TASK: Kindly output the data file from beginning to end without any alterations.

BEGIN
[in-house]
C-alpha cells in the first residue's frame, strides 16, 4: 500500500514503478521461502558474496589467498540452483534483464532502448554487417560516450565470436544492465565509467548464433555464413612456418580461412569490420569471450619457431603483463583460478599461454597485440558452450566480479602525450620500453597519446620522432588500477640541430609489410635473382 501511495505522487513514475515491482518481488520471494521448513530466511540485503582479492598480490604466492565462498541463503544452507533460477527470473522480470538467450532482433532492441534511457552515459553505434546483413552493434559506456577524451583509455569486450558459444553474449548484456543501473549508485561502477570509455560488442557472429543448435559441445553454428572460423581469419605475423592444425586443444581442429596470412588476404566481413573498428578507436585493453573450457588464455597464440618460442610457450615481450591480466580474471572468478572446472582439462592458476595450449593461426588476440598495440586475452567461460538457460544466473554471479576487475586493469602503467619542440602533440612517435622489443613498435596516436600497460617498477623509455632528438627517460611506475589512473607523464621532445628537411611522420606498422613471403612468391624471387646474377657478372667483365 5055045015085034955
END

[in-house]
C-alpha cells in the first residue's frame, strides 16, 4: 500500500514503478521461502558474496589467498540452483534483464532502448554487417560516450565470436544492465565509467548464433555464413612456418580461412569490420569471450619457431603483463583460478599461454597485440558452450566480479602525450620500453597519446620522432588500477640541430609489410635473382 501511495505522487513514475515491482518481488520471494521448513530466511540485503582479492598480490604466492565462498541463503544452507533460477527470473522480470538467450532482433532492441534511457552515459553505434546483413552493434559506456577524451583509455569486450558459444553474449548484456543501473549508485561502477570509455560488442557472429543448435559441445553454428572460423581469419605475423592444425586443444581442429596470412588476404566481413573498428578507436585493453573450457588464455597464440618460442610457450615481450591480466580474471572468478572446472582439462592458476595450449593461426588476440598495440586475452567461460538457460544466473554471479576487475586493469602503467619542440602533440612517435622489443613498435596516436600497460617498477623509455632528438627517460611506475589512473607523464621532445628537411611522420606498422613471403612468391624471387646474377657478372667483365 5055045015085034955